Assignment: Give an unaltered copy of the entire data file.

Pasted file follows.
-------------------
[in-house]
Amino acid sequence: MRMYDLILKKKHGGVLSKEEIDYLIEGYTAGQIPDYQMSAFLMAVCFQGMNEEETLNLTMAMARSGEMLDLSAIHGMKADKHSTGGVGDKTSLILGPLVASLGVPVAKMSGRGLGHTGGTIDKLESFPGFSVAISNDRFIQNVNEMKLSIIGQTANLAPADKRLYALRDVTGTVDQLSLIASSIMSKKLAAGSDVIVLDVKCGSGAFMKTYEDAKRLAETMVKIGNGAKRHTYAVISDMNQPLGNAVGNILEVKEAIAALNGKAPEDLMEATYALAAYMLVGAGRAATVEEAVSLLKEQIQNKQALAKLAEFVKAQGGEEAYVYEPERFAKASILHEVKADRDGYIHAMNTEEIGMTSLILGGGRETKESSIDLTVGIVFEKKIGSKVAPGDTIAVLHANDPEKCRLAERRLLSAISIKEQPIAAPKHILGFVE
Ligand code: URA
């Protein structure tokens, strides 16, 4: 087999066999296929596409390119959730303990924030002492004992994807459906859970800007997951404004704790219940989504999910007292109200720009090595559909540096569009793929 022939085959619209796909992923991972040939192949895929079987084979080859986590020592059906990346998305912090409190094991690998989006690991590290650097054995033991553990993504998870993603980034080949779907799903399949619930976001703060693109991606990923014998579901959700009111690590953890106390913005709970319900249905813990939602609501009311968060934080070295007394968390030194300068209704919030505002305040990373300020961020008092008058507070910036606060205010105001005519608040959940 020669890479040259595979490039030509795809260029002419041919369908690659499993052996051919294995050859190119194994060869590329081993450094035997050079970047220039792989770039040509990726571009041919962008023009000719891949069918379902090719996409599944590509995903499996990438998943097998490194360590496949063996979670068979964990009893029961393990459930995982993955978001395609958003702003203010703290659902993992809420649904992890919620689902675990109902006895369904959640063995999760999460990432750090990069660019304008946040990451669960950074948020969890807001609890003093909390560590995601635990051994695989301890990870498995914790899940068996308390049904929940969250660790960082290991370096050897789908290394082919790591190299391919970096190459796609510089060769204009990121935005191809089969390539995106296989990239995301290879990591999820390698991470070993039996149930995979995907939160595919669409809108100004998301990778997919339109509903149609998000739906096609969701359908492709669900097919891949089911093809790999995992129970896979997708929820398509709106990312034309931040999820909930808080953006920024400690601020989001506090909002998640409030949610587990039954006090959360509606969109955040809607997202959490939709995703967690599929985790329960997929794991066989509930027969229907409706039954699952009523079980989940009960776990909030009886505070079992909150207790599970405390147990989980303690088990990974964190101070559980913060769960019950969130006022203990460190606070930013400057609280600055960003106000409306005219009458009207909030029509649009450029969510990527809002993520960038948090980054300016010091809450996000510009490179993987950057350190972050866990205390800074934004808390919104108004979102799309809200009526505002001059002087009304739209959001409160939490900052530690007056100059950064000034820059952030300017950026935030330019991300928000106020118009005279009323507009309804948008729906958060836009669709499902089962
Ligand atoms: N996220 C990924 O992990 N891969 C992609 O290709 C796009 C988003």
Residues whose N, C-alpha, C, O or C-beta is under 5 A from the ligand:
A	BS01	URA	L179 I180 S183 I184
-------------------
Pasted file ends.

[in-house]
Amino acid sequence: MRMYDLILKKKHGGVLSKEEIDYLIEGYTAGQIPDYQMSAFLMAVCFQGMNEEETLNLTMAMARSGEMLDLSAIHGMKADKHSTGGVGDKTSLILGPLVASLGVPVAKMSGRGLGHTGGTIDKLESFPGFSVAISNDRFIQNVNEMKLSIIGQTANLAPADKRLYALRDVTGTVDQLSLIASSIMSKKLAAGSDVIVLDVKCGSGAFMKTYEDAKRLAETMVKIGNGAKRHTYAVISDMNQPLGNAVGNILEVKEAIAALNGKAPEDLMEATYALAAYMLVGAGRAATVEEAVSLLKEQIQNKQALAKLAEFVKAQGGEEAYVYEPERFAKASILHEVKADRDGYIHAMNTEEIGMTSLILGGGRETKESSIDLTVGIVFEKKIGSKVAPGDTIAVLHANDPEKCRLAERRLLSAISIKEQPIAAPKHILGFVE
Ligand code: URA
């Protein structure tokens, strides 16, 4: 087999066999296929596409390119959730303990924030002492004992994807459906859970800007997951404004704790219940989504999910007292109200720009090595559909540096569009793929 022939085959619209796909992923991972040939192949895929079987084979080859986590020592059906990346998305912090409190094991690998989006690991590290650097054995033991553990993504998870993603980034080949779907799903399949619930976001703060693109991606990923014998579901959700009111690590953890106390913005709970319900249905813990939602609501009311968060934080070295007394968390030194300068209704919030505002305040990373300020961020008092008058507070910036606060205010105001005519608040959940 020669890479040259595979490039030509795809260029002419041919369908690659499993052996051919294995050859190119194994060869590329081993450094035997050079970047220039792989770039040509990726571009041919962008023009000719891949069918379902090719996409599944590509995903499996990438998943097998490194360590496949063996979670068979964990009893029961393990459930995982993955978001395609958003702003203010703290659902993992809420649904992890919620689902675990109902006895369904959640063995999760999460990432750090990069660019304008946040990451669960950074948020969890807001609890003093909390560590995601635990051994695989301890990870498995914790899940068996308390049904929940969250660790960082290991370096050897789908290394082919790591190299391919970096190459796609510089060769204009990121935005191809089969390539995106296989990239995301290879990591999820390698991470070993039996149930995979995907939160595919669409809108100004998301990778997919339109509903149609998000739906096609969701359908492709669900097919891949089911093809790999995992129970896979997708929820398509709106990312034309931040999820909930808080953006920024400690601020989001506090909002998640409030949610587990039954006090959360509606969109955040809607997202959490939709995703967690599929985790329960997929794991066989509930027969229907409706039954699952009523079980989940009960776990909030009886505070079992909150207790599970405390147990989980303690088990990974964190101070559980913060769960019950969130006022203990460190606070930013400057609280600055960003106000409306005219009458009207909030029509649009450029969510990527809002993520960038948090980054300016010091809450996000510009490179993987950057350190972050866990205390800074934004808390919104108004979102799309809200009526505002001059002087009304739209959001409160939490900052530690007056100059950064000034820059952030300017950026935030330019991300928000106020118009005279009323507009309804948008729906958060836009669709499902089962
Ligand atoms: N996220 C990924 O992990 N891969 C992609 O290709 C796009 C988003």
Residues whose N, C-alpha, C, O or C-beta is under 5 A from the ligand:
A	BS01	URA	L179 I180 S183 I184